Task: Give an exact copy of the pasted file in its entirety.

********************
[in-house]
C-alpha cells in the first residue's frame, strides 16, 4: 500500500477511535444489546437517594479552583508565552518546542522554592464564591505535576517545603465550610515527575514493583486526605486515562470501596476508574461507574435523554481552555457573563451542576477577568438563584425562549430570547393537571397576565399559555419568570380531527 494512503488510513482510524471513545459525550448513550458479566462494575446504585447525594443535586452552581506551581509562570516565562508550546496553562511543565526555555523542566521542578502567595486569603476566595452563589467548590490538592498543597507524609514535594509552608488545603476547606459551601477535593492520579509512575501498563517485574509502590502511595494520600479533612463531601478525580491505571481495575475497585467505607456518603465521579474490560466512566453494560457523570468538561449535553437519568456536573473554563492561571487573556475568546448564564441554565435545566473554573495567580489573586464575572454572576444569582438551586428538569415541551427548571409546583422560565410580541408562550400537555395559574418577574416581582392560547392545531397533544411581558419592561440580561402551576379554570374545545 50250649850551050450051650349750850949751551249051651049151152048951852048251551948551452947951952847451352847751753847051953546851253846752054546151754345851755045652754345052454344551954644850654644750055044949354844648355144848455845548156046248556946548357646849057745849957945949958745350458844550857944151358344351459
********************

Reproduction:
[in-house]
C-alpha cells in the first residue's frame, strides 16, 4: 500500500477511535444489546437517594479552583508565552518546542522554592464564591505535576517545603465550610515527575514493583486526605486515562470501596476508574461507574435523554481552555457573563451542576477577568438563584425562549430570547393537571397576565399559555419568570380531527 494512503488510513482510524471513545459525550448513550458479566462494575446504585447525594443535586452552581506551581509562570516565562508550546496553562511543565526555555523542566521542578502567595486569603476566595452563589467548590490538592498543597507524609514535594509552608488545603476547606459551601477535593492520579509512575501498563517485574509502590502511595494520600479533612463531601478525580491505571481495575475497585467505607456518603465521579474490560466512566453494560457523570468538561449535553437519568456536573473554563492561571487573556475568546448564564441554565435545566473554573495567580489573586464575572454572576444569582438551586428538569415541551427548571409546583422560565410580541408562550400537555395559574418577574416581582392560547392545531397533544411581558419592561440580561402551576379554570374545545 50250649850551050450051650349750850949751551249051651049151152048951852048251551948551452947951952847451352847751753847051953546851253846752054546151754345851755045652754345052454344551954644850654644750055044949354844648355144848455845548156046248556946548357646849057745849957945949958745350458844550857944151358344351459